The (California version of the) Common Core State Standards in mathematics purport to be what all students need to be
college and career ready.

The quantifier
"all" in this context indicates that the math content should be the
intersection (over all students) of math a student needs to be ready to begin
college (or begin a career). Critics of the CCSSM who decry that the standards
are not enough to prepare a student for an elite university such as Stanford
are missing the point. The intent of the CCSS was never to include the union
(over all students) of the math that a student needs to succeed in college.
(And if the CCSS could provide all the math and English Language Arts that
Stanford students need, then Stanford would not deserve its status as an elite
school.)

And what do all
students need? In 2013, the National Center on Education and the Economy
released a study What Does It Really Mean to Be College and Work Ready?, reporting on both mathematics and English
literacy. The report says, "Mastery of Algebra II is widely thought to be
a prerequisite for success in college and careers. Our research shows that that
is not so... Based on our data, one cannot make the case that high school
graduates must be proficient in Algebra II to be ready for college and
careers."

California's
Intersegmental Committee of the Academic Senates (ICAS) represents the faculty
academic senates of the three CA systems of higher education: the University of
California (UC), the California State University (CSU), and the California
Community College (CCC) system. The ICAS Statement on Competencies in Mathematics Expected of Entering College Students,
revised in 2013, describes a number of mathematical topics that are or could be
taught in high schools.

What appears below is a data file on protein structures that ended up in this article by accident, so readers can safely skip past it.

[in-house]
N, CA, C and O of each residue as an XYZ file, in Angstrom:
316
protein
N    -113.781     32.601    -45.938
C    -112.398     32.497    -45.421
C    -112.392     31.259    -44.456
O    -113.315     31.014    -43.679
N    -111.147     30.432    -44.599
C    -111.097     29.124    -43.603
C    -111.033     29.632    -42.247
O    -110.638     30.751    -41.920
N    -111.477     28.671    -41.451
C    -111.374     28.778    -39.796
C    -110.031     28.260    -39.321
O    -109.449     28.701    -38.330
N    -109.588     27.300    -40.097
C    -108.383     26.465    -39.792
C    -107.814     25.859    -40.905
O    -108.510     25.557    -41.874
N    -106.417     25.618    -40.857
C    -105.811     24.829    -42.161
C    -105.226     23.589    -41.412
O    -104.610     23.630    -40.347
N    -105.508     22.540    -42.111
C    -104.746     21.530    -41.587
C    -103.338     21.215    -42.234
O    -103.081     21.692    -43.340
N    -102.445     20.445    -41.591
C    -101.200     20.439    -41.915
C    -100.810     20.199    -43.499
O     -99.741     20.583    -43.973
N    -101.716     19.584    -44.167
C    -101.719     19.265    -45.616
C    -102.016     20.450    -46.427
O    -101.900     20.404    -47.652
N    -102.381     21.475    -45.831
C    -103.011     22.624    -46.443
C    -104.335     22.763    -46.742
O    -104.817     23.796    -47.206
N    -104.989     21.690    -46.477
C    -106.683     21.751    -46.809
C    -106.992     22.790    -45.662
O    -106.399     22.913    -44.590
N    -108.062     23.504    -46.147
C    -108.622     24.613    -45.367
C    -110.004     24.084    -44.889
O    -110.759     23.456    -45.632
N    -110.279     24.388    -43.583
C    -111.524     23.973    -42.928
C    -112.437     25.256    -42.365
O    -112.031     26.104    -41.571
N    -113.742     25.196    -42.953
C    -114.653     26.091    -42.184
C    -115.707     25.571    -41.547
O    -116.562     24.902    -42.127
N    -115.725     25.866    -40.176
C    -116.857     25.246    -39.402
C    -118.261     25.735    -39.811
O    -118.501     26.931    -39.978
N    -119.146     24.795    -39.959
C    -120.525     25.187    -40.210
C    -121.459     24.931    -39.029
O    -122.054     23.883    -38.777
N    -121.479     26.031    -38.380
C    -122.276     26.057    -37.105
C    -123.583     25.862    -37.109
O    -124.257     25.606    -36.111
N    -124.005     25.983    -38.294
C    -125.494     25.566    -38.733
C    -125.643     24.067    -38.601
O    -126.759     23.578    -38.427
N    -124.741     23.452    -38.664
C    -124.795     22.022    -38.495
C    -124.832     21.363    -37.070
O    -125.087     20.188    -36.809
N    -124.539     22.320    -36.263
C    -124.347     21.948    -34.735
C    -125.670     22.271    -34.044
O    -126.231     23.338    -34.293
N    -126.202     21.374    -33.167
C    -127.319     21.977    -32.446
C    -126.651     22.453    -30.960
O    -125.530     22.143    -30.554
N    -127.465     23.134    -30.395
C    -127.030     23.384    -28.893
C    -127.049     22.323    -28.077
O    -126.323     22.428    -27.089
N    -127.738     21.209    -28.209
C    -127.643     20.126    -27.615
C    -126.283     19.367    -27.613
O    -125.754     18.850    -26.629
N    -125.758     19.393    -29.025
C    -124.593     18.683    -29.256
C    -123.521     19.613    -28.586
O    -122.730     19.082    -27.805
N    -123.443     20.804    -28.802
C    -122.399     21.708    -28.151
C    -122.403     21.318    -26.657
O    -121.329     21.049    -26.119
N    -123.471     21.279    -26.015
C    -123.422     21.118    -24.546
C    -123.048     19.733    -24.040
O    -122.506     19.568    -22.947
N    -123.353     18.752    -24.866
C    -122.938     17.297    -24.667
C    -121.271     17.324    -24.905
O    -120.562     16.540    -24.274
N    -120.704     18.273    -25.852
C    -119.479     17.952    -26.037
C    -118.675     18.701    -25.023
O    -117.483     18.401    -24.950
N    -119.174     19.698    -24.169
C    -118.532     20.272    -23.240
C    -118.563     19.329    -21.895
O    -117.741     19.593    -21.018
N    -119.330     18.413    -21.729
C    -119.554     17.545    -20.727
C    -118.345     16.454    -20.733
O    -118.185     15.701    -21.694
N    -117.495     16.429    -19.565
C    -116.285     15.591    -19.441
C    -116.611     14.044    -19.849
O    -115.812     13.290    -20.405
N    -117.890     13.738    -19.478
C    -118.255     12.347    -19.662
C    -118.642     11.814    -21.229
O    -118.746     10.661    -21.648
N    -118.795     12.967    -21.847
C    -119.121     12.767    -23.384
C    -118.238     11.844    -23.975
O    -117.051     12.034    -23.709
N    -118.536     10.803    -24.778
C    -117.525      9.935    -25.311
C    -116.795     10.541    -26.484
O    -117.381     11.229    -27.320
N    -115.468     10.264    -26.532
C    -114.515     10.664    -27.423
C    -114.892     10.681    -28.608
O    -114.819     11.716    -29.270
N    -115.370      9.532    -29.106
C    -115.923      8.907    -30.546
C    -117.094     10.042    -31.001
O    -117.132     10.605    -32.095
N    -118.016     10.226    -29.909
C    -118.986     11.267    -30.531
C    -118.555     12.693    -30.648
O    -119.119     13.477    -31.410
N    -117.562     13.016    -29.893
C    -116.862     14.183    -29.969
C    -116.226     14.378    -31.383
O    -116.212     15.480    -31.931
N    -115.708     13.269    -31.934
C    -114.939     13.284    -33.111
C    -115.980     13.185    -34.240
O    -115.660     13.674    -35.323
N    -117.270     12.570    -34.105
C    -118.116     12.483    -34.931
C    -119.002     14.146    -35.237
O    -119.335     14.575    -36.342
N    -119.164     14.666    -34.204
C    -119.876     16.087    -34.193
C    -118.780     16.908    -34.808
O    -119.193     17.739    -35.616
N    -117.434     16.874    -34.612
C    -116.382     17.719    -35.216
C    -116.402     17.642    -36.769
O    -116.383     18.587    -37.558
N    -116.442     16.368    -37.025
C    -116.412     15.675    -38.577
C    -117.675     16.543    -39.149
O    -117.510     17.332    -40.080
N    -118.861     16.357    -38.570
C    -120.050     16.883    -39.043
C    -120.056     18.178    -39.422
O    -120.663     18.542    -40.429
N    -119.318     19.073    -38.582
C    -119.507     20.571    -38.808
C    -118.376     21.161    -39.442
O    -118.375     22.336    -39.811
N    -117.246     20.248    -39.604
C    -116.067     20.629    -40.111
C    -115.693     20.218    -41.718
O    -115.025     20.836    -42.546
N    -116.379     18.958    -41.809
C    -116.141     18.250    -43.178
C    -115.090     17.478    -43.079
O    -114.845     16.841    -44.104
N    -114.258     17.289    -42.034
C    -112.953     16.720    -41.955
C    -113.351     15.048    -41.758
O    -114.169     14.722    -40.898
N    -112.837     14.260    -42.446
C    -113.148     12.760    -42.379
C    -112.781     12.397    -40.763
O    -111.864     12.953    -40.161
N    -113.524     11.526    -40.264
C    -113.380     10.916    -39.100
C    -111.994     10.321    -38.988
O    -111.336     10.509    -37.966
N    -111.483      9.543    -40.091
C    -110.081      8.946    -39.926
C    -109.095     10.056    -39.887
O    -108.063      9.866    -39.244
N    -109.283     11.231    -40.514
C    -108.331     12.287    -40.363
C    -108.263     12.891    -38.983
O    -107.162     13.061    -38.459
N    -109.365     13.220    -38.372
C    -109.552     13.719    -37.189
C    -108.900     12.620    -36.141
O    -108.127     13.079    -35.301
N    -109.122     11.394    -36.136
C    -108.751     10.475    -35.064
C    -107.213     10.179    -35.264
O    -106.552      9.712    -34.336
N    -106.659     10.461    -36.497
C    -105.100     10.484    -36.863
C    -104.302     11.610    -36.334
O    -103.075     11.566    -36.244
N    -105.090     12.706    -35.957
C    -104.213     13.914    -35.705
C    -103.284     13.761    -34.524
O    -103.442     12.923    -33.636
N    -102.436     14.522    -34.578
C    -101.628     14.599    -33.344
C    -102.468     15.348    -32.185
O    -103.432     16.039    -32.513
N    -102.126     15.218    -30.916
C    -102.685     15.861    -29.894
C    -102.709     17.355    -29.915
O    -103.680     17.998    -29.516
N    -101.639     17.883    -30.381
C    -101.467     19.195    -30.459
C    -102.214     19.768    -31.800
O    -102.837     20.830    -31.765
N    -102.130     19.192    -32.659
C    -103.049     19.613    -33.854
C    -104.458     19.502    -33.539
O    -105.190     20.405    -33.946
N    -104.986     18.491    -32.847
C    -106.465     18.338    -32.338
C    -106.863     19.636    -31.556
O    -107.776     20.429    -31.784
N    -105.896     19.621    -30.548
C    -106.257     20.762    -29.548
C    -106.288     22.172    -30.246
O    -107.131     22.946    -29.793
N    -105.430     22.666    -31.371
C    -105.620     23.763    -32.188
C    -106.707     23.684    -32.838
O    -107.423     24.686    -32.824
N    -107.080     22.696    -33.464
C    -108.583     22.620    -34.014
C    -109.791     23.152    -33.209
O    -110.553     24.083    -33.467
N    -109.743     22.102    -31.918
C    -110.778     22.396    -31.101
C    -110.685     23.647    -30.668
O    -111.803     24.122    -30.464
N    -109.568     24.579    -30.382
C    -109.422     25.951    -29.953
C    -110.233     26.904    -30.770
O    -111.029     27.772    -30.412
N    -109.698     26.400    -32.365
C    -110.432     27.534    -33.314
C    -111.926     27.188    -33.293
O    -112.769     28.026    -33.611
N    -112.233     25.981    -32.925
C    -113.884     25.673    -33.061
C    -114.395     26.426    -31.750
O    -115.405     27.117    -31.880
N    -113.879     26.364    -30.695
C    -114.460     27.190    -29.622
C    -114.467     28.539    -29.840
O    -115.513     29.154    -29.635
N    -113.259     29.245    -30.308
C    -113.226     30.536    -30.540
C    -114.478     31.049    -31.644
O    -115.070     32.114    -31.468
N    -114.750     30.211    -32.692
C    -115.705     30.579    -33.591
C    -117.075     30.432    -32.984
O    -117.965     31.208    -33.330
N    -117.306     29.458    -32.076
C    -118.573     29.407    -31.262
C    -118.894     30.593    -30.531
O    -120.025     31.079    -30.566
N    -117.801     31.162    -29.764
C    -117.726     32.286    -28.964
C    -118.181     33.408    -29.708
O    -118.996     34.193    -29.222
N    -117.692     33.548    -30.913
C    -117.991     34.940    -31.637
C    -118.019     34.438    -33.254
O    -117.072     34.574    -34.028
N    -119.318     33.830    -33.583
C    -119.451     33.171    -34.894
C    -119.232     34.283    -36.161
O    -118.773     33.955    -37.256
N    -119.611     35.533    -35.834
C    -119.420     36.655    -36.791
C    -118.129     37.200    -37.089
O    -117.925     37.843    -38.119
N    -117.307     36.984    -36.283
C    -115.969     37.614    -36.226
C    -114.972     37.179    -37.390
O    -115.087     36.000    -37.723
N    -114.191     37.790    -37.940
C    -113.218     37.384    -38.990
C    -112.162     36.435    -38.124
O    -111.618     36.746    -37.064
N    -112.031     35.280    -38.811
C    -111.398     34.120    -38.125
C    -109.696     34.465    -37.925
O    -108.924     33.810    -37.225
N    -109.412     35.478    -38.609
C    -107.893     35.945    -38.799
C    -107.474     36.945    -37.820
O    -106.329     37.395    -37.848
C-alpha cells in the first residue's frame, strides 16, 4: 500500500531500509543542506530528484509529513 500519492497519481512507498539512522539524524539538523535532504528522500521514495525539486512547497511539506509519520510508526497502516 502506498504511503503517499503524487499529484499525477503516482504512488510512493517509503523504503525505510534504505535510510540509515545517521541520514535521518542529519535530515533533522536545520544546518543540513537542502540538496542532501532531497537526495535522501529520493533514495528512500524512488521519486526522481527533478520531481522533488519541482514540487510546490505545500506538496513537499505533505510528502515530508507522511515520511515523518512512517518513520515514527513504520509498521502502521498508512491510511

The ICAS competency
statement describes mathematical subject matter in four categories: Part 1:
Essential areas of focus for all entering college students, Part 2: Desirable
areas of focus for all entering college students, Part 3: Essential areas of
focus for students in quantitative majors, and Part 4: Desirable areas of focus
for students in quantitative majors.

The mathematics that
the CCSSM describe as what all students need should presumably match with what
the ICAS statement describes as "essential" and lists in Part 1. But although the UC
Board of Admissions and Relations with Schools (BOARS) states there is "close
alignment" between the CCSS and the ICAS statement, the ICAS statement
makes clear that there are many CCSS that are not "essential" but
rather merely desirable or for only some students. Appendix B of the ICAS
statement explicitly shows where Part 2, 3, and 4 areas of math are found in the
CCSS (and NCTM standards).

And the Interim Environmental Scan Report to The Common Assessment Initiative Steering Committee has in Appendix B a Table that shows a number of CCSS that do not
occur at all in the ICAS statement.

Here are examples of
CCSSM topics that might surprise some community college math faculty,
especially those who believe that intermediate algebra as currently taught
will be sufficient to cover all the CCSSM.

- Probability: sample spaces, independent events, conditional probability, permutations and combinations; analyzing decisions and strategies using probability
- Statistics: assessing the fit of a function by plotting and analyzing residuals; interpreting the correlation coefficient of a linear model in context; normal distributions, random samples, estimating population parameters, simulations, using probability to make decisions
- Transformational geometry: congruence defined in terms of rigid motion; similarity defined in terms of dilations and rigid motions
- Trigonometry: trig ratios, special angles, 6 trig functions of real numbers; modeling periodic phenomena, proof and use of the Pythagorean trig identity \( \cos^2 \theta + \sin^2 \theta = 1 \)